Arkansas invests $25 million in rural broadband

The new program is designed to bring the nation's least-connected state up to speed with the rest of the country.
Arkansas Gov. Asa Hutchinson
Arkansas Gov. Asa Hutchinson (Governor Asa Hutchinson / Flickr)

Aspiring to escape its status as the worst-connected state in the nation, Arkansas on Tuesday announced a $25 million program designed to bring high-speed internet to its rural residents.

The program, called “Arkansas Rural Connect,” brings financial backing to Gov. Asa Hutchinson’s goal to deliver broadband internet to every rural community of at least 500 residents by 2022.

Though the program follows a similar template to programs launched by other states in recent months, it’s more ambitious given the depths of the state’s shortcomings in technology infrastructure. Only 75 percent of the state’s residents have access to a broadband connection today, placing it dead last in the nation.

“The long-term success of our economy will be determined by the resources our entrepreneurs have access to, and high-speed broadband is at the top of that list,” Hutchinson said in a press release.


Though Arkansas has enjoyed the steady economic growth and declining unemployment figures seen nationally since the 2008 recession, its economy has lagged. The personal finance website WalletHub last year rated its economy the sixth-worst of the 50 states and Washington D.C., placing it ahead only of West Virginia, Hawaii, Mississippi, Louisiana and Alaska.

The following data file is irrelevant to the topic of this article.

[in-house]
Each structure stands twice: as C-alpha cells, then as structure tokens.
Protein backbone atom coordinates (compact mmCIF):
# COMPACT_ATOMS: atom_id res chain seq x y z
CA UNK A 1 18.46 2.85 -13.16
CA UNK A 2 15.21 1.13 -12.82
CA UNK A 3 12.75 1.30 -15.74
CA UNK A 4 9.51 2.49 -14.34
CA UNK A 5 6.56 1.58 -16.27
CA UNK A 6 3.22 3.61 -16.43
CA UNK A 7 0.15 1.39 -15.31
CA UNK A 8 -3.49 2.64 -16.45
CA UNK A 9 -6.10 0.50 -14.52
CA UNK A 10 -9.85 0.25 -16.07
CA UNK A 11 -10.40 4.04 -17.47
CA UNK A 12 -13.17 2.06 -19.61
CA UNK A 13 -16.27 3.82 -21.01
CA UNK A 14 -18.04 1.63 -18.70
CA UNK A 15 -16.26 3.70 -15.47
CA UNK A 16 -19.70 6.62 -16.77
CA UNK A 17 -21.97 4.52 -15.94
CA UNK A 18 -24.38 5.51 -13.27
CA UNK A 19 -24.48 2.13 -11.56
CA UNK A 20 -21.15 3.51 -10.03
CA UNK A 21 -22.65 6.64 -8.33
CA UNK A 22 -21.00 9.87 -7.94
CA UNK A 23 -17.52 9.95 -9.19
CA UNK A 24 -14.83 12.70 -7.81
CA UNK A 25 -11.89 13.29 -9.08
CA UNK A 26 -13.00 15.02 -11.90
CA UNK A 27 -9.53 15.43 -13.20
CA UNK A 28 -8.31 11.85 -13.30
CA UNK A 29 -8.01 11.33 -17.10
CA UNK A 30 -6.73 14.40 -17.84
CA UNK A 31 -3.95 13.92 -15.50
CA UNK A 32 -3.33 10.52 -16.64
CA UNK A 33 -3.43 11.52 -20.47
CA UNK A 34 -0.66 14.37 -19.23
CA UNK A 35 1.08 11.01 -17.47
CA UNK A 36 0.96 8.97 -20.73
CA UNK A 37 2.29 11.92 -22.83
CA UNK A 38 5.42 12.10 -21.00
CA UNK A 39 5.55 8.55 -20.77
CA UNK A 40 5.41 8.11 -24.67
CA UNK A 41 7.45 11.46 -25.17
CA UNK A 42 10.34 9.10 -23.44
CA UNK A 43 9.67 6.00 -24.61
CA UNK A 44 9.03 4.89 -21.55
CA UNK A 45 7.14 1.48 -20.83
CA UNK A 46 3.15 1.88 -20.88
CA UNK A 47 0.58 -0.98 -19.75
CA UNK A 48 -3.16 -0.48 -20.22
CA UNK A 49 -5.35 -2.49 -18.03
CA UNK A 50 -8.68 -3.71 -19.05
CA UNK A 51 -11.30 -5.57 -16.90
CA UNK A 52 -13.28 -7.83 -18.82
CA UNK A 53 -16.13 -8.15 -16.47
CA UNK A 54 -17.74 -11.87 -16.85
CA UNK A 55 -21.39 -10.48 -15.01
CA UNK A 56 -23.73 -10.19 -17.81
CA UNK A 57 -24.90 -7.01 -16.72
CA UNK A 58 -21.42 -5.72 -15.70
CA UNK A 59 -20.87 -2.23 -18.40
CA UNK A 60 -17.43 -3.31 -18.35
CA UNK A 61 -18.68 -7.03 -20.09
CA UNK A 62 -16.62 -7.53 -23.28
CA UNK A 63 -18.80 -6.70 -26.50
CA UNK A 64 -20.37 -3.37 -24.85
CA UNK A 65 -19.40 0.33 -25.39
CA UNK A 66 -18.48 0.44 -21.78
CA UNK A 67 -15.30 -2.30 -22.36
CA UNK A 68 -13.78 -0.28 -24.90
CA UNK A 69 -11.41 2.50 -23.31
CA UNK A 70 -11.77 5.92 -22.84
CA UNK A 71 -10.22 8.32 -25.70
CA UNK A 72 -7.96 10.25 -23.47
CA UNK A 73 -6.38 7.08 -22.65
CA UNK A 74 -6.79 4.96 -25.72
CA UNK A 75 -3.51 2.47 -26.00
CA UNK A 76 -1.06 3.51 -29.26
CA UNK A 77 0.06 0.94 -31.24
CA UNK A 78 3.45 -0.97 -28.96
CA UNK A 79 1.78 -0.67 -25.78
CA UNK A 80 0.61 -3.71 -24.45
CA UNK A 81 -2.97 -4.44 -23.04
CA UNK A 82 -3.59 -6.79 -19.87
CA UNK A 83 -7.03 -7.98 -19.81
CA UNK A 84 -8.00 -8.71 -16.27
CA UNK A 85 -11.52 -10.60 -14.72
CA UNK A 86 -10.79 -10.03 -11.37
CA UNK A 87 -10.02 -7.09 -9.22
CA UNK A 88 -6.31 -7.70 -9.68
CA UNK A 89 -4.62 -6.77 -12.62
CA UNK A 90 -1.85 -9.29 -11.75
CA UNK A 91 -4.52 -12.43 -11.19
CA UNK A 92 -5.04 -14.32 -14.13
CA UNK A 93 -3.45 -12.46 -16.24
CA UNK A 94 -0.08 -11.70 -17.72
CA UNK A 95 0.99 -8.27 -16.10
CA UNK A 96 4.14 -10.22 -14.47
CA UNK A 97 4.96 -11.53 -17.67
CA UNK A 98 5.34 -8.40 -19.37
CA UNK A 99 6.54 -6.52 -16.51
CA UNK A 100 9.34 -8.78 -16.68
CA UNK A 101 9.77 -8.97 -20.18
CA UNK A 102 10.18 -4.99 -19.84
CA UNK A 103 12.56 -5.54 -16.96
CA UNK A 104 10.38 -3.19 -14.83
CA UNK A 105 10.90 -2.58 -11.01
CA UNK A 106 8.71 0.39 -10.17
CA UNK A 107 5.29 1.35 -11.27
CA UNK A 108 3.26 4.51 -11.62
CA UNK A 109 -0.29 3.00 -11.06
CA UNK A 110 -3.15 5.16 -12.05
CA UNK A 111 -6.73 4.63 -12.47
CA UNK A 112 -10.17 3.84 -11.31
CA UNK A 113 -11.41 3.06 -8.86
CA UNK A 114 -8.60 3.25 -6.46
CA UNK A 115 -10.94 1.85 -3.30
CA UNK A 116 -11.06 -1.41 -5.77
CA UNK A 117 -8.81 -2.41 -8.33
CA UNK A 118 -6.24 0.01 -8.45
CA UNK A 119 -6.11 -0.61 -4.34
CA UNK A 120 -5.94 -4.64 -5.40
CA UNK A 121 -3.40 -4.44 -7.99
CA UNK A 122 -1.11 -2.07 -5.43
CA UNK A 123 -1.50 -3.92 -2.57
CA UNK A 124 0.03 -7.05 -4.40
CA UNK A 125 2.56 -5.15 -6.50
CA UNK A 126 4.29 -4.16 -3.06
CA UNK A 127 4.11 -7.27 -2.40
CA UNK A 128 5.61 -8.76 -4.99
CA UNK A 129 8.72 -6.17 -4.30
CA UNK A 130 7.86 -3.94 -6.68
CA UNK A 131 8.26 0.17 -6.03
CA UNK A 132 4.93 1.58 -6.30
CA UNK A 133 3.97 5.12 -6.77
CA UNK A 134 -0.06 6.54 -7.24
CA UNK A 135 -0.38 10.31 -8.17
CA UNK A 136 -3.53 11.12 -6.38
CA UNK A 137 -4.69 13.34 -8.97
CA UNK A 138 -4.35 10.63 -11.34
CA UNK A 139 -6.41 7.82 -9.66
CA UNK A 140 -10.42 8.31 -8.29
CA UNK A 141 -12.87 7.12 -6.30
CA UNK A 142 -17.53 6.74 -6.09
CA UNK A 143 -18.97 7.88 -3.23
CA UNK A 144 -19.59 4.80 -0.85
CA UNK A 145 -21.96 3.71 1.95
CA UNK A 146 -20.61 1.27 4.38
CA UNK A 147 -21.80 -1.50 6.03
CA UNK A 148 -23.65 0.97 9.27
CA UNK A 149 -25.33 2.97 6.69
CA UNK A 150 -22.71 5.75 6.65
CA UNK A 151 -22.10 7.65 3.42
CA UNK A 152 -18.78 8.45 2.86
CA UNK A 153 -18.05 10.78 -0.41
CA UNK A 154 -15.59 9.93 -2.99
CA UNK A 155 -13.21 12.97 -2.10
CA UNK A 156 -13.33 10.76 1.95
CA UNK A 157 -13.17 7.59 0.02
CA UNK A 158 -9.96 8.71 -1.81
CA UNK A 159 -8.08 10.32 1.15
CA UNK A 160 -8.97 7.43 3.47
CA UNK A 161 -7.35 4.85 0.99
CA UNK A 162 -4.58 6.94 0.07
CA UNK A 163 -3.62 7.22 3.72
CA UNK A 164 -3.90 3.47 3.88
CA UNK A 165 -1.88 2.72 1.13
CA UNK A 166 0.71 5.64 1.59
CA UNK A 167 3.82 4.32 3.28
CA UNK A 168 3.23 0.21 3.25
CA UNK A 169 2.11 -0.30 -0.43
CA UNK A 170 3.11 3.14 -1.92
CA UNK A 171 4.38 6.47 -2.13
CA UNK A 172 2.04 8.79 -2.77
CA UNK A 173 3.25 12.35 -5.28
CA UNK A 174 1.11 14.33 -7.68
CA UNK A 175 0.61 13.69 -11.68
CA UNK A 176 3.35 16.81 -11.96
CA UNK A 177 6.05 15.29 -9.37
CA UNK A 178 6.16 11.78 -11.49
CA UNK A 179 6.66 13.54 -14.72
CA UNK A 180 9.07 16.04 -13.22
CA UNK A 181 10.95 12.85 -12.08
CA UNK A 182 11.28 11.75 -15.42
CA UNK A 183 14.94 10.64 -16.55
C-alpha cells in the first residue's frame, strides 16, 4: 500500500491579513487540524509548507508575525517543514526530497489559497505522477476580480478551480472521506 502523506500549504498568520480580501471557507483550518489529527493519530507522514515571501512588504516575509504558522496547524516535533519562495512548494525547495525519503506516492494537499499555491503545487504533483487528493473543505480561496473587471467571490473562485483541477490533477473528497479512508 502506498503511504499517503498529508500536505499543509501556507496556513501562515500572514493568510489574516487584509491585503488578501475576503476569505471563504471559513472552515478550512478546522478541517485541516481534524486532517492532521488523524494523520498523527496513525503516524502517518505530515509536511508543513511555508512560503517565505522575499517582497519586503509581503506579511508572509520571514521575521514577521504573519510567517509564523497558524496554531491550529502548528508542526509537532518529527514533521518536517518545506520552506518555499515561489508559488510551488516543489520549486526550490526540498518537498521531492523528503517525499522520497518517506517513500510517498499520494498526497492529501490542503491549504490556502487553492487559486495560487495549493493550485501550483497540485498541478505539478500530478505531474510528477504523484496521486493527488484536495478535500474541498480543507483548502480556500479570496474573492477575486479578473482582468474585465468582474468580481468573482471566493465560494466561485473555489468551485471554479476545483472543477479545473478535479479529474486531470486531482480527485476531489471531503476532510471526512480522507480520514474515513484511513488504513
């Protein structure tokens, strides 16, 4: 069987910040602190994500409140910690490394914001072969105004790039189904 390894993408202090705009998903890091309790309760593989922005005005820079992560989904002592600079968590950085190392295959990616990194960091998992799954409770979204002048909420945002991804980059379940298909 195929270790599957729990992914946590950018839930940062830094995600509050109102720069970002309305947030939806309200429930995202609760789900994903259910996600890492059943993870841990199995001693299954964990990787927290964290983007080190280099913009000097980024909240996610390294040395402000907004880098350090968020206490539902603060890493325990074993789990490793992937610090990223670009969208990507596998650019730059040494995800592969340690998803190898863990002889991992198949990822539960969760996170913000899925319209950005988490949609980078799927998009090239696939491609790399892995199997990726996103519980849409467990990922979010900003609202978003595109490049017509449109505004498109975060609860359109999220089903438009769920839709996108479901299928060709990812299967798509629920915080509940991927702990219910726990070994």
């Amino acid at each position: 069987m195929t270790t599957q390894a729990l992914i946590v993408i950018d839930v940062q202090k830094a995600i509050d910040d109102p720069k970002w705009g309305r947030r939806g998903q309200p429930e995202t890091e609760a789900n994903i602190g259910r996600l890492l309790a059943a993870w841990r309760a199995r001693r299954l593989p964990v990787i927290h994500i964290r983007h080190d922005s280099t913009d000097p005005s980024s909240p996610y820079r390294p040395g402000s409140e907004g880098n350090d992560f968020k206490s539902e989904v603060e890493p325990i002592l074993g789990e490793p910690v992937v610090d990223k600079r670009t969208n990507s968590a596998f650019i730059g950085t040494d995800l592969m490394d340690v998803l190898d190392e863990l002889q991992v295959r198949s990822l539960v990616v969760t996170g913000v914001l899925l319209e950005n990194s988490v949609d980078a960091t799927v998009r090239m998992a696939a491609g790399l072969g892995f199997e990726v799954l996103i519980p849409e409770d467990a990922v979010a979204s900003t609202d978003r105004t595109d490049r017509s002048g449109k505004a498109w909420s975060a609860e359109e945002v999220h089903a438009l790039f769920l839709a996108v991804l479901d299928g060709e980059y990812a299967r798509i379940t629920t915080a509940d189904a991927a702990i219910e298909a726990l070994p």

Hutchinson, a Republican serving as governor since 2015, has over the past several years launched a series of programs intended to streamline operations inside state government and modernize public services. Ensuring everyone has broadband service has become the keystone project among these efforts.

Nathan Smith, Arkansas’ economic policy director who also leads the state’s new broadband office, compared broadband internet to electricity, telephone service, sewage and water in its essentiality to modern life.

He told StateScoop last month that his work will largely consist of connecting localities with state and federal grant funding. Prior to the passage of Act 198 earlier this year, localities had no mechanism for obtaining state broadband funding and were not permitted to compete with private internet service providers.

Municipally operated broadband service has become more common in recent years, despite a handful of states still maintaining prohibitions against it. According to a recent ranking, six of the country’s 10 best broadband service providers — for speed and quality of service — are operated by municipal governments.


Arkansas lawmakers have approved $5.7 million of the $25 million plan for this year’s budget, while the remainder must be appropriated next year.

Colin Wood

Written by Colin Wood

Colin Wood is the editor in chief of StateScoop and EdScoop. He's reported on government information technology policy for more than a decade, on topics including cybersecurity, IT governance and public safety.

Latest Podcasts